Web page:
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    Wow...that theory of "Over Pressure" is interesting.
    I never would have guessed that, but my knowledge of physics is not quite at the Nobel Level :)
    Those poor, German, sub guys. Didn't they suffer something like a 70%-80% loss of men.?
     
  5. Triton

    Triton New Member

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    3 out of 4 died. Most from 1943 onwards.
    Basicly, the U-Boats were successful as long as they could attack on surface at night. The advantages were clear, the Boats were as fast as the corvettes and Sonar was useless, a skilled commander could choose the most attractive targets from a convoy. Some stayed hours in between the ships.
    With the introduction of Radar on the escorting vessels, they had to change to conventional submarine-warfare and the efficiency dropped. But with a lot more subs and improved tactics, they still maintain dangerous.

    When Huff-Duff, Hedgehog, Long Range Bombers were available, the conventional Type VII - Boats were rendered obsolete and they were only still in use to keep the Allies busy. Leaving the port with a conventional submarine was almost a suicide mission. Very primitive radar detection sets or the Schnorchel and new torpedos were only small improvements on the situation.
     
  6. Takao

    Takao Ace

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    You could also add centimeter-wavelength radar, airborne radar, escort carriers, more escorts, improved sonar, improved anti-submarine tactics, etc.
     
  7. Triton

    Triton New Member

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    Yes. Or the Leigh-Lights. Airborne radar was crucial, when the "Atlantic-Gap", the area without air cover, was closed, warfare with conventional boats was almost impossible. In 1944, the german subs could hardly leave their bases in France, they were attacked in shallow waters in the Biskaya. Unbelievable that the Luftwaffe wasn't even able to protect an outgoing or incoming U-Boat for few hours with a few fighters.

    Dönitz tried out a lot, the U-Boats were fitted out with as much anti-aircraft guns as possible and/or left the bases in groups. But U-Boats are very bad platforms for any type of artillery.
     
  8. Takao

    Takao Ace

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    Yeah, Dönitz's "stand and fight" order did not work out as well as he expected.

    Even though the Germans fitted as many AA guns as possible on U-Boats, they still were quite limited in the number of mounts fitted, and these could be easily overcome by a coordinated attack by British Coastal Command ASW planes.
     
  9. Triton

    Triton New Member

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    The U-Boats with serious AA-equipment, the so called "Flak-Fallen", were successful - but only for a short time. Later on, the ASW planes attacked in groups or simply stayed out of range until the sub dives. And it has to dive or will be attacked by destroyers called by the Coastal Command.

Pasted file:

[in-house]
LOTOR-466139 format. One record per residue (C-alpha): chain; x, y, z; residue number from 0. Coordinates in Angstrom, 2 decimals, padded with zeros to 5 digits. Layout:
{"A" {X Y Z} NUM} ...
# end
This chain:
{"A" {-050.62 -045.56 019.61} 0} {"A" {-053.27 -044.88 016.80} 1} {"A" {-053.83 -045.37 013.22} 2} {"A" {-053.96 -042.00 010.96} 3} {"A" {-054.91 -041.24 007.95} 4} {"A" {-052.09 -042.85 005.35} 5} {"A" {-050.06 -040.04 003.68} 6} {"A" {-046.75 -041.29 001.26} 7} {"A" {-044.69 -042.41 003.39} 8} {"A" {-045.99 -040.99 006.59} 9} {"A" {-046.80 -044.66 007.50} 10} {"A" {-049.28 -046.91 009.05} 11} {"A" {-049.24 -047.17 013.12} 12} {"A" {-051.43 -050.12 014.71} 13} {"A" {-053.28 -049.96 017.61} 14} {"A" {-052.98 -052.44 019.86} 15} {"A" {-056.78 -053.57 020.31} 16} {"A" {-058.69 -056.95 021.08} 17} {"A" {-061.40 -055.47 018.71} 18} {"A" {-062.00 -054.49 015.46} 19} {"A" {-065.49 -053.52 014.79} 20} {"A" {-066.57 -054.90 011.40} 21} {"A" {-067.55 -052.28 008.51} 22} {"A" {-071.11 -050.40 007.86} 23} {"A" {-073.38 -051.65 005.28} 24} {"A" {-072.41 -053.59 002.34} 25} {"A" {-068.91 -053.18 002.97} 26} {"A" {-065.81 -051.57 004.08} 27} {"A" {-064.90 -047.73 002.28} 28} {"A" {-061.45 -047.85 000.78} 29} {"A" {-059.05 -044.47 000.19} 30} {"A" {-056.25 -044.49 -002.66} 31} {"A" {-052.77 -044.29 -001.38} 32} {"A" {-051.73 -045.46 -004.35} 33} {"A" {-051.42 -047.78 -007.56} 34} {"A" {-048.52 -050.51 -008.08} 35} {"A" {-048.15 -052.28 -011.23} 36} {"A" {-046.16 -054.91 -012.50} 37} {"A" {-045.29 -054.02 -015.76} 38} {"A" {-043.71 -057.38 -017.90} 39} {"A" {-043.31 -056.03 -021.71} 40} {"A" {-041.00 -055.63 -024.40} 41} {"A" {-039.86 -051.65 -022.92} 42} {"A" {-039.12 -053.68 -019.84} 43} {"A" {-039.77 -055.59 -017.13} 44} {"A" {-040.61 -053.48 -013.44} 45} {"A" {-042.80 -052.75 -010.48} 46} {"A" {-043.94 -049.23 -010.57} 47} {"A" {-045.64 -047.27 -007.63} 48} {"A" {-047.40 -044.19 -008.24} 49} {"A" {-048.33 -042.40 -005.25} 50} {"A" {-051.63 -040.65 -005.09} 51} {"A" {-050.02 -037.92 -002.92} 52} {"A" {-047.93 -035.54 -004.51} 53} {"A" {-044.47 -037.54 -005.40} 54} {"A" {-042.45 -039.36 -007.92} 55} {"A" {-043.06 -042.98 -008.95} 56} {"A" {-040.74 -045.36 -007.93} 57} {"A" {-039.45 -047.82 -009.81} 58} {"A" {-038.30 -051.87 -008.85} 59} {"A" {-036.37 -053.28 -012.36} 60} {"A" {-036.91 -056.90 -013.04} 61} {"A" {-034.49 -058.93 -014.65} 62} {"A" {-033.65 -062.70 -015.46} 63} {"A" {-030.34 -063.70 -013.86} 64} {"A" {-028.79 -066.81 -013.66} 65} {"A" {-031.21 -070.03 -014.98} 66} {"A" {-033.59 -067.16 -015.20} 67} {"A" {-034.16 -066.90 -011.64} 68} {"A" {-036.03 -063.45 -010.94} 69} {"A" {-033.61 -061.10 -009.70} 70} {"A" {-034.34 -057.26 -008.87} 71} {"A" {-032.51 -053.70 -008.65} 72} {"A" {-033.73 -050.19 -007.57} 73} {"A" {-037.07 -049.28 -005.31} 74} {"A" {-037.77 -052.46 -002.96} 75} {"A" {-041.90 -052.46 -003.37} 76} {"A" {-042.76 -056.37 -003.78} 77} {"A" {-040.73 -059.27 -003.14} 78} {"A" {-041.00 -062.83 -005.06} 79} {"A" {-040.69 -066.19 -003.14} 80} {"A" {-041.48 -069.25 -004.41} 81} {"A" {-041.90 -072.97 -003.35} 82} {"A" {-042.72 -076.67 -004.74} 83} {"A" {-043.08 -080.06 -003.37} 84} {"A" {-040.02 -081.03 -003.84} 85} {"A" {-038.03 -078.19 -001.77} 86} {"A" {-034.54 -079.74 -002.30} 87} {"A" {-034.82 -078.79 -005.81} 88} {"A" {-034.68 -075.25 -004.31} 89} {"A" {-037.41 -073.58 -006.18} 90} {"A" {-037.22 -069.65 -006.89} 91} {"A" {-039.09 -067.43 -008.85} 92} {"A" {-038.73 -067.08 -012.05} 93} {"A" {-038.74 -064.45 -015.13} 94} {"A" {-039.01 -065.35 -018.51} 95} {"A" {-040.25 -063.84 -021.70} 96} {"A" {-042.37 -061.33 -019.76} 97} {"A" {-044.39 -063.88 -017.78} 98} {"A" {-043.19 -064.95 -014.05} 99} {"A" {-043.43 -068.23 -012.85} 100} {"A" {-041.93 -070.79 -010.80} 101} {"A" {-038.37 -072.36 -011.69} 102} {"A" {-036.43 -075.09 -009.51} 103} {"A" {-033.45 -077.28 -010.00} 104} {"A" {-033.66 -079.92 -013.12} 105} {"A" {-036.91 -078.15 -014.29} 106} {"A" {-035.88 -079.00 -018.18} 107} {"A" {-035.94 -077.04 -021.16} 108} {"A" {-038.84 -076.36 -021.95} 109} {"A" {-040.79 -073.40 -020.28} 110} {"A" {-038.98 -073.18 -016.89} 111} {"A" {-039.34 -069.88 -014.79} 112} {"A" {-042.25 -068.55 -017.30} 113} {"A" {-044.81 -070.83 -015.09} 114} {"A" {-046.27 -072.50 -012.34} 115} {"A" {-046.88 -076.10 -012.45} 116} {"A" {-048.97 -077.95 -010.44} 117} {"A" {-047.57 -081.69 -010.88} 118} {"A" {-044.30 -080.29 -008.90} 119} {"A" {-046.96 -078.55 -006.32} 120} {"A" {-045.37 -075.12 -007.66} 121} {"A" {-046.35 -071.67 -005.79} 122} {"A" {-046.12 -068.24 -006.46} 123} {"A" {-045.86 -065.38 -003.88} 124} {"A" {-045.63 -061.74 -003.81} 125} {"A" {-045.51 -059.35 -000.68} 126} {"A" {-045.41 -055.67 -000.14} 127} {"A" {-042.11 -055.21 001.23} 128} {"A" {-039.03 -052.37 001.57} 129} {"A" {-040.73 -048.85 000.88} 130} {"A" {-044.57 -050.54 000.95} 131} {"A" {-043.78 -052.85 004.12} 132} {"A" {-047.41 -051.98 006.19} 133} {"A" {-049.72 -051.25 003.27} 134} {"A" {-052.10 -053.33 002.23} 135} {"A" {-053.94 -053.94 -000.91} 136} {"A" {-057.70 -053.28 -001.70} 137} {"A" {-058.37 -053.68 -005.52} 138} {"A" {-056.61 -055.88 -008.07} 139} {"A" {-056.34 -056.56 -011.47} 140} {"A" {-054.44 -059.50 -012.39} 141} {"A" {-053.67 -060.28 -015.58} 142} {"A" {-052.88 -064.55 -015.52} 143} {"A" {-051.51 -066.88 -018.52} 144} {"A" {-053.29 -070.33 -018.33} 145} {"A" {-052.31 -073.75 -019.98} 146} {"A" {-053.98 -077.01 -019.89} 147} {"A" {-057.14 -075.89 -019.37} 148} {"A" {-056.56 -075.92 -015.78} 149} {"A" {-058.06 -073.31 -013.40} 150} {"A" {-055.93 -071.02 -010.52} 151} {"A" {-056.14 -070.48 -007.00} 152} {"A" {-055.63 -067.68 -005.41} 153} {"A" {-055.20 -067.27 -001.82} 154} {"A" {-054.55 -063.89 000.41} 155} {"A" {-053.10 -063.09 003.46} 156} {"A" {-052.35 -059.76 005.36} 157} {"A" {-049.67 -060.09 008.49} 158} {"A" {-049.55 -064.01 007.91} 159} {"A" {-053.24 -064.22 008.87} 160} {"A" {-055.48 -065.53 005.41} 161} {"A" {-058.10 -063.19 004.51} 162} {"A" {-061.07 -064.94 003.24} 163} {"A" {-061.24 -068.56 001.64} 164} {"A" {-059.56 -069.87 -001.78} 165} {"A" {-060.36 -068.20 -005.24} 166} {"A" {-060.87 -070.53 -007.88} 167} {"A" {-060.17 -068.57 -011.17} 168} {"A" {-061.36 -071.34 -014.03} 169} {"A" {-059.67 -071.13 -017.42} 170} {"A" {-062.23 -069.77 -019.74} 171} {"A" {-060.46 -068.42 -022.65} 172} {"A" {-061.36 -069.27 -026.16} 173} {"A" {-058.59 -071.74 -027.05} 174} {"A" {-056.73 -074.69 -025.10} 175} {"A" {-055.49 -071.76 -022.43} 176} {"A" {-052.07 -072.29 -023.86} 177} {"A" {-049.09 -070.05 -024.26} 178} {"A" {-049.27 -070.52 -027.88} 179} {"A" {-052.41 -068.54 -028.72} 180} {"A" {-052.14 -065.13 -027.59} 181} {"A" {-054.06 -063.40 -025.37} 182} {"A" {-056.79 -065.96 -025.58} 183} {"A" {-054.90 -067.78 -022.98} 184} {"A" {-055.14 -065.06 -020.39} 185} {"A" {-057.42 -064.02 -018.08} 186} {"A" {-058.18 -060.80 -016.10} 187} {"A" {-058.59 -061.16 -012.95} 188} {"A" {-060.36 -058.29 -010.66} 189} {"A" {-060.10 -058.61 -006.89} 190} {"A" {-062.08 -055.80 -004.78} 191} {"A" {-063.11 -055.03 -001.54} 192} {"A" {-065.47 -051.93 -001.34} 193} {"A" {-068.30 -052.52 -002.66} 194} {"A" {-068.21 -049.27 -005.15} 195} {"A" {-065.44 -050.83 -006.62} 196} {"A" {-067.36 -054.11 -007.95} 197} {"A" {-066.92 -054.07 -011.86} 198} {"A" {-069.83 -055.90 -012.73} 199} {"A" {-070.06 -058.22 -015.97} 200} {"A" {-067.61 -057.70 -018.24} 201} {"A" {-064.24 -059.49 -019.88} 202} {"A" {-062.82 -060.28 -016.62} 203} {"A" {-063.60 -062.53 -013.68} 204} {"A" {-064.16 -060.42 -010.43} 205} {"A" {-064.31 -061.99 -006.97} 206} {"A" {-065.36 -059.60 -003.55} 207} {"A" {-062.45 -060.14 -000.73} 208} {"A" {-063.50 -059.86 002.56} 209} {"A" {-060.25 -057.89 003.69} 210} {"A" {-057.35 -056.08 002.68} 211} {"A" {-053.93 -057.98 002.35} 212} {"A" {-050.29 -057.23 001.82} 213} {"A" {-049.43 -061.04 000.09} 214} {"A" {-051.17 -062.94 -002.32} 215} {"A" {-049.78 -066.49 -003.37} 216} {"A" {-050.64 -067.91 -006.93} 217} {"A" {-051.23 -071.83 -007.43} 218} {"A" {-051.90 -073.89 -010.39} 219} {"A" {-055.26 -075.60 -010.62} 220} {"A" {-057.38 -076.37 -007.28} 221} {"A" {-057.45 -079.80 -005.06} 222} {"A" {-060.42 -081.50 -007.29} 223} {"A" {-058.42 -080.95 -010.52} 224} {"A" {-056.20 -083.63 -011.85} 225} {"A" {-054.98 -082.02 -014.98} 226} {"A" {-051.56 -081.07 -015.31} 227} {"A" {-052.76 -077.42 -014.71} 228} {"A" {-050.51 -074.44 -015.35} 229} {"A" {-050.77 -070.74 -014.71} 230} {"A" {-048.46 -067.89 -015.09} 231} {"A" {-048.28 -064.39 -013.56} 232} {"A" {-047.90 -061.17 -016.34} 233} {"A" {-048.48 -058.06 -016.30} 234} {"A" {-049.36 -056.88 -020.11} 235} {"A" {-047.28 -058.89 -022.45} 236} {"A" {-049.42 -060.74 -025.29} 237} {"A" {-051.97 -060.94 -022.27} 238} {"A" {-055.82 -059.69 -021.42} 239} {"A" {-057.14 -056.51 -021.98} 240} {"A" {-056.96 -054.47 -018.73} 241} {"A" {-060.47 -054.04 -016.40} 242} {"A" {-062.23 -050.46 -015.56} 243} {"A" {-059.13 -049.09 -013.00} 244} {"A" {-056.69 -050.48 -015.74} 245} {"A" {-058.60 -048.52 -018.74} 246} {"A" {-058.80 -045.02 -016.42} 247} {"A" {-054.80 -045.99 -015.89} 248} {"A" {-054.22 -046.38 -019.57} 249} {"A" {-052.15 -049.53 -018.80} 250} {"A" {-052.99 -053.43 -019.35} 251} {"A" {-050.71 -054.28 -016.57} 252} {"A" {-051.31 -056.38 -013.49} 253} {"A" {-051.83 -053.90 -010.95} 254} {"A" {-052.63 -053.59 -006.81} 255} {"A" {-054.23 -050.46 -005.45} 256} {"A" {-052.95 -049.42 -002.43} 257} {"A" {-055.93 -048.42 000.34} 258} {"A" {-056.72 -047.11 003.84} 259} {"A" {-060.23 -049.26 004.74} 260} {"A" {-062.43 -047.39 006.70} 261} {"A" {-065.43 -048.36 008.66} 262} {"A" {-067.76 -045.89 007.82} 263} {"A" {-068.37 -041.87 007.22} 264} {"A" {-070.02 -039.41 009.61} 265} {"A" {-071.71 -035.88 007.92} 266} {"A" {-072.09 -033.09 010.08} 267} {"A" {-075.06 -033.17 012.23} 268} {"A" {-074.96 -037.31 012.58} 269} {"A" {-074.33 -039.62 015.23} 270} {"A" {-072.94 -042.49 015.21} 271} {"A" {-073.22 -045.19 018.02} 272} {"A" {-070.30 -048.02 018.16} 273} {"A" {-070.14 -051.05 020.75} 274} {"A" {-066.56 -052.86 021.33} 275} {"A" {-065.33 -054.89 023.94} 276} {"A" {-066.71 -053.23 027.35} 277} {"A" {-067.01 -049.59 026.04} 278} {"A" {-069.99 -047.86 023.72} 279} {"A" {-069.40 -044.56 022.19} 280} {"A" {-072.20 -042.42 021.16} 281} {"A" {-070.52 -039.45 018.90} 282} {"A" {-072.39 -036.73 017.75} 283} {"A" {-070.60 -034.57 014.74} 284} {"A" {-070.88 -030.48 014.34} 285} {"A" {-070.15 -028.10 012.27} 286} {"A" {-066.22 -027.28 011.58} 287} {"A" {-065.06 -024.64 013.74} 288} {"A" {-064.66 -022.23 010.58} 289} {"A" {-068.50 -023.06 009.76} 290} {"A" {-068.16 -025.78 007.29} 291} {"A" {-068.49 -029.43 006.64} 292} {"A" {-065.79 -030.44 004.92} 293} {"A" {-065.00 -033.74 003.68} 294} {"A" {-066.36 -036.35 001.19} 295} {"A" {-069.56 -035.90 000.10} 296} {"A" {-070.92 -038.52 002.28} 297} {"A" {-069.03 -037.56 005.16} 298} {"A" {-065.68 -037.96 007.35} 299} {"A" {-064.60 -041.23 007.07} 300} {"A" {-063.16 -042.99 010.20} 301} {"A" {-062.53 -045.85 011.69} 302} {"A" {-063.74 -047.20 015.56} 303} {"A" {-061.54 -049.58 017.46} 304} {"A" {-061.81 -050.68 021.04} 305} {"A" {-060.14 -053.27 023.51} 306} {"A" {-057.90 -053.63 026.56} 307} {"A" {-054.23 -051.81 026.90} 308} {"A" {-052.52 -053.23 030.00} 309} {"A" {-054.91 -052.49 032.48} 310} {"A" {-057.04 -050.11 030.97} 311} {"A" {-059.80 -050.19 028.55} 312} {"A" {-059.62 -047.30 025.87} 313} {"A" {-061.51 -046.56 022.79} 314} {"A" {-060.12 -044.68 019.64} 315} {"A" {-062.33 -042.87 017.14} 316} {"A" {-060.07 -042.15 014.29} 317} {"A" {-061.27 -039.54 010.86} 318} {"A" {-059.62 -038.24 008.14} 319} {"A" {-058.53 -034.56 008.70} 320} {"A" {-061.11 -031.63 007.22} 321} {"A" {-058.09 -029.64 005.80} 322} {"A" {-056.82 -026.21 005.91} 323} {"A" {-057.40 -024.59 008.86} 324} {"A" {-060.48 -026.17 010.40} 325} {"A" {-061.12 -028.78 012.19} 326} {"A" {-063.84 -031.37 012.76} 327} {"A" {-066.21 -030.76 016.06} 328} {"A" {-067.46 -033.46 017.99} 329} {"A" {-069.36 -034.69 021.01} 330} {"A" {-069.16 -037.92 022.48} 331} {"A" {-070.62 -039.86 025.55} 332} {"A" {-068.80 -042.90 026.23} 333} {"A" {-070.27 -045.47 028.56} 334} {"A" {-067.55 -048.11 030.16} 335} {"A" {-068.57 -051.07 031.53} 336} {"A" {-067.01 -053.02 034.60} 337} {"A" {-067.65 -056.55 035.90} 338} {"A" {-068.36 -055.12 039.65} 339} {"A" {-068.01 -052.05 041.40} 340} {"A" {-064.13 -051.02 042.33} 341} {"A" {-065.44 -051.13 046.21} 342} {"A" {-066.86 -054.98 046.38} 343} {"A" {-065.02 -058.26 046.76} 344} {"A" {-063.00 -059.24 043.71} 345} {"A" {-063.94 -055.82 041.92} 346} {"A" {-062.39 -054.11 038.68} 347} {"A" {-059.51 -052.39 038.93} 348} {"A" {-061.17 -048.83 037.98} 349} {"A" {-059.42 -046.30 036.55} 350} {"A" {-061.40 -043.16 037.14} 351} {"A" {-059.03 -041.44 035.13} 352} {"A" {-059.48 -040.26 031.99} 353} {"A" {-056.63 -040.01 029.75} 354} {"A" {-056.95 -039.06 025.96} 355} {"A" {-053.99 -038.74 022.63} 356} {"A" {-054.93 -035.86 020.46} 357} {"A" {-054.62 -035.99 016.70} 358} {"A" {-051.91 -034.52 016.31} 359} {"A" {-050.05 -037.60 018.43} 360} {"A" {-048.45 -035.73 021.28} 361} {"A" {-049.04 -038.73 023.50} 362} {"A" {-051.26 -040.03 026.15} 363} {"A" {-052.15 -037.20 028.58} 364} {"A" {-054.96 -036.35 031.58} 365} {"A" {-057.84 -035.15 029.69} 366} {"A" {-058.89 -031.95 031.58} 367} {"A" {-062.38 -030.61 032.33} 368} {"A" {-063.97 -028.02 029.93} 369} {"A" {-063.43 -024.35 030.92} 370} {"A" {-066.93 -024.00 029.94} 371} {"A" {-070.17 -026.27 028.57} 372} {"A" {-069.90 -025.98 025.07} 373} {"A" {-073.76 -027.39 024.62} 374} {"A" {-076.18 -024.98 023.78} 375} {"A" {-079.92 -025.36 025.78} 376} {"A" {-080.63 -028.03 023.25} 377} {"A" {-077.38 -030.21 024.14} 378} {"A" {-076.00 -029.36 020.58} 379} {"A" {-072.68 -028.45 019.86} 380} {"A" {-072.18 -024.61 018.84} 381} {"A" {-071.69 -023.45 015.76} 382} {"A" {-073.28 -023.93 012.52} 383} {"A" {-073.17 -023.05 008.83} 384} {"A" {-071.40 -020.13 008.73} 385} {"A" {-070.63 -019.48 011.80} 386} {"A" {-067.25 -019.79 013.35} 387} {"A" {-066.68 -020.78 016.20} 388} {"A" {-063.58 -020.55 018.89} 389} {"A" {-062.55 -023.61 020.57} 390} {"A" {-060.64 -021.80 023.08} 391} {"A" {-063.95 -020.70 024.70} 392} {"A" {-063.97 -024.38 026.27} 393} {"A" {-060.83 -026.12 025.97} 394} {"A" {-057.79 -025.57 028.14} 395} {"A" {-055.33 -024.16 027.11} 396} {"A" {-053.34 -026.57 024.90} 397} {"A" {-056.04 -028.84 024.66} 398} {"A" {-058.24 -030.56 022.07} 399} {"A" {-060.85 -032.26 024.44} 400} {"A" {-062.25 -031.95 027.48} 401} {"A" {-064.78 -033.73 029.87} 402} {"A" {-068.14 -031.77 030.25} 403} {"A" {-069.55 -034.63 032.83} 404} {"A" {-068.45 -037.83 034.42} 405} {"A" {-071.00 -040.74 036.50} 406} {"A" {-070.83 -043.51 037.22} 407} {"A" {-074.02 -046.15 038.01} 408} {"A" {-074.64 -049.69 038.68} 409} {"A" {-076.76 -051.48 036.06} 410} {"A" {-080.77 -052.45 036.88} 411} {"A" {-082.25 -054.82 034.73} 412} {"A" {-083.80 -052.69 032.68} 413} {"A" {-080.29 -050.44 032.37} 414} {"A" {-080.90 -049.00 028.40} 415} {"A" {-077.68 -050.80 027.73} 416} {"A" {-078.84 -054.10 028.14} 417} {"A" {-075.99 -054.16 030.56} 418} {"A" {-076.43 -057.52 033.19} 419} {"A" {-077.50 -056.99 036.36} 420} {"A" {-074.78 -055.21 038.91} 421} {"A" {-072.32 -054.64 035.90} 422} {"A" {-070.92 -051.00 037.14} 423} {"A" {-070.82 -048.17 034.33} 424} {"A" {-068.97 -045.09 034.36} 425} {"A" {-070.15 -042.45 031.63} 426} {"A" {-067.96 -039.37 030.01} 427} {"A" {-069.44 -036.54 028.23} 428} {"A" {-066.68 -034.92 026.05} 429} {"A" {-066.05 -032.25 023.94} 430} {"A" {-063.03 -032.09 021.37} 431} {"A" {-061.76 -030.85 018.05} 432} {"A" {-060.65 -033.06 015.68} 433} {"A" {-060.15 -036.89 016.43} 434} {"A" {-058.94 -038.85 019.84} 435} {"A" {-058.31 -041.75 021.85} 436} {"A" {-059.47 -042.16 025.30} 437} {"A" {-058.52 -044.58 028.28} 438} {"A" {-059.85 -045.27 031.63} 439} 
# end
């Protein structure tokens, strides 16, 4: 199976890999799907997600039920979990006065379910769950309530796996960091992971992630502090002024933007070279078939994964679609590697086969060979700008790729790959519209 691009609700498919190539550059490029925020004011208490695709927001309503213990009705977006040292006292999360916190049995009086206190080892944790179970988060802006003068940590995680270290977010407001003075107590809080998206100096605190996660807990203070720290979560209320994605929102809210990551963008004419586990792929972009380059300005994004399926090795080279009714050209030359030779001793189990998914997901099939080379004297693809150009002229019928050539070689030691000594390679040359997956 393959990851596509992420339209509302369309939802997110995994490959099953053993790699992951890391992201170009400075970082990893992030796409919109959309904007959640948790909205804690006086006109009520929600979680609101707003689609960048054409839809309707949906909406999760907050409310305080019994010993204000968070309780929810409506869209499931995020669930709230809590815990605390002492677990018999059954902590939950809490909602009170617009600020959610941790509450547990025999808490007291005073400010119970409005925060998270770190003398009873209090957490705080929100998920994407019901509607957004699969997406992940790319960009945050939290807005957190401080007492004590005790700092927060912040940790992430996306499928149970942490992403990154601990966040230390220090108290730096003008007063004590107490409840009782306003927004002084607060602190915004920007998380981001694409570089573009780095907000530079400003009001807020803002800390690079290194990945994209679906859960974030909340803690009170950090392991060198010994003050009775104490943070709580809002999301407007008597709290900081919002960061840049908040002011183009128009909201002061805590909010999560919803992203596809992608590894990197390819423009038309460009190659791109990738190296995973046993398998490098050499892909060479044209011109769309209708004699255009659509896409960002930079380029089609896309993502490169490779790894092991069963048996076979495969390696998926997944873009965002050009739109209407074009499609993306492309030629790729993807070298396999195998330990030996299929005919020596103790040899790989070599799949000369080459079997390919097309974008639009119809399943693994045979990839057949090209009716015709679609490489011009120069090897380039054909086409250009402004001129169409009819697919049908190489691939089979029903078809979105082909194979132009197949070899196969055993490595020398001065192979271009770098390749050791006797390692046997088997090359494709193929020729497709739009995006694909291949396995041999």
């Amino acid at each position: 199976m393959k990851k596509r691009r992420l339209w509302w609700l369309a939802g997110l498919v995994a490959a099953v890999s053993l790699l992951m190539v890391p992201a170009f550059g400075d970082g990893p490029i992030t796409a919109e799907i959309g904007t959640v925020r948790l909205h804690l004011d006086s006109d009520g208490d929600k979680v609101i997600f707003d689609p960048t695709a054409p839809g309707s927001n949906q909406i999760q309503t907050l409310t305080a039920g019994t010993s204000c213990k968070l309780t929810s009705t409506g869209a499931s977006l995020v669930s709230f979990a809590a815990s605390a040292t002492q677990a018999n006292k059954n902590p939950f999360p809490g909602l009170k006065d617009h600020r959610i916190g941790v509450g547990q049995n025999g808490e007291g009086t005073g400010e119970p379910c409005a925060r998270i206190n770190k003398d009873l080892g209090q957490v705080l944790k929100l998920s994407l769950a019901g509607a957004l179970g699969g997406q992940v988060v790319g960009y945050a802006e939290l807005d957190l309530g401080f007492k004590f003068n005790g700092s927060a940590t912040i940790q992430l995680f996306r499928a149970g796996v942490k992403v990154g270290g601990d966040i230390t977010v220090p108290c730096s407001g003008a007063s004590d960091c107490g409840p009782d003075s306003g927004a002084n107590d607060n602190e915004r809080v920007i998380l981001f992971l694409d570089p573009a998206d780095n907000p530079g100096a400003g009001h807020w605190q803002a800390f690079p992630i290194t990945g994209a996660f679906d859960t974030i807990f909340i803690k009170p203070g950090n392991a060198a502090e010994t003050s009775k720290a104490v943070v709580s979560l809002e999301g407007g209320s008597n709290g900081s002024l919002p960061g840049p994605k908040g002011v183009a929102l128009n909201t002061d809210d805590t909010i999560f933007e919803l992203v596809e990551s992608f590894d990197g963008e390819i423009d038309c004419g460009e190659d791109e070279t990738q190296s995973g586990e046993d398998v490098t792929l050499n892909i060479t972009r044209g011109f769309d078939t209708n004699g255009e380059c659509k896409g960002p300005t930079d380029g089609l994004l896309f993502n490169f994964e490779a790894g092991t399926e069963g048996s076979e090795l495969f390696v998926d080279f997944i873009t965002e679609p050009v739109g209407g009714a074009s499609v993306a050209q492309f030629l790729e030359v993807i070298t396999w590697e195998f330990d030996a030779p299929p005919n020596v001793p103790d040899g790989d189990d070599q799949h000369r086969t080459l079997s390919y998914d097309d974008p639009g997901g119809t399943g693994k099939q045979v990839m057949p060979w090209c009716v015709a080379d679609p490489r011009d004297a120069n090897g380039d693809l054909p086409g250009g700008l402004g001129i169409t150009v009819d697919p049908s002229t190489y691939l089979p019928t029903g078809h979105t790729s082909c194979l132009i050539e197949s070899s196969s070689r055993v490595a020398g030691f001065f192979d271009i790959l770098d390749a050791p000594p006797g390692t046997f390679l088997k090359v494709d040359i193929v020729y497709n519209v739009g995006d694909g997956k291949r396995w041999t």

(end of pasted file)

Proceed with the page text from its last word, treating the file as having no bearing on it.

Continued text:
When leaving the bases in groups, the first U-Boats dived and were protected by their "escort" on surface, but the last one was likely to be killed so no commander wanted to be the last one to dive.

    The only way to solve the problem would have been air cover by fighters.
     
  10. harolds

    harolds Member

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    This is another example of Goring's poor performance. He gave minimal help to the Kriegsmarine-the only force that had the ability to harm the allies at a strategic level. Inter-service cooperation with the Heer was good but with the KM it was abysmal. Off topic, but I can't pass up a chance to bash Goring-and by extension, Hitler. ;-)
     
  11. lwd

    lwd Ace

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    What could the Luftwaffe really have done to help the KM significantly?
     
  12. harolds

    harolds Member

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    They could have kept the long-range liberators and Sunderlands off the backs of the U-Boats for quite a few miles of ocean and given them a good chance of surviving their first dive of their trip. A few bombers could have distracted or perhaps even hit the RN destroyers in the Bay of Biscay.
     
  13. Takao

    Takao Ace

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    From this map over on u-boat.net: http://uboat.net/maps/biscay.htm
    It looks like the majority of the U-Boat losses would be at the end of or beyond the range of the Me-109G, although the FW-190 likely could have made the escort flight.

    Inconsequential.

    Only three of the many U-boats lost in the Bay of Biscay during 1943 were due to surface ships.
     
  14. Triton

    Triton New Member

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    More long range reconnaissance planes would have helped too.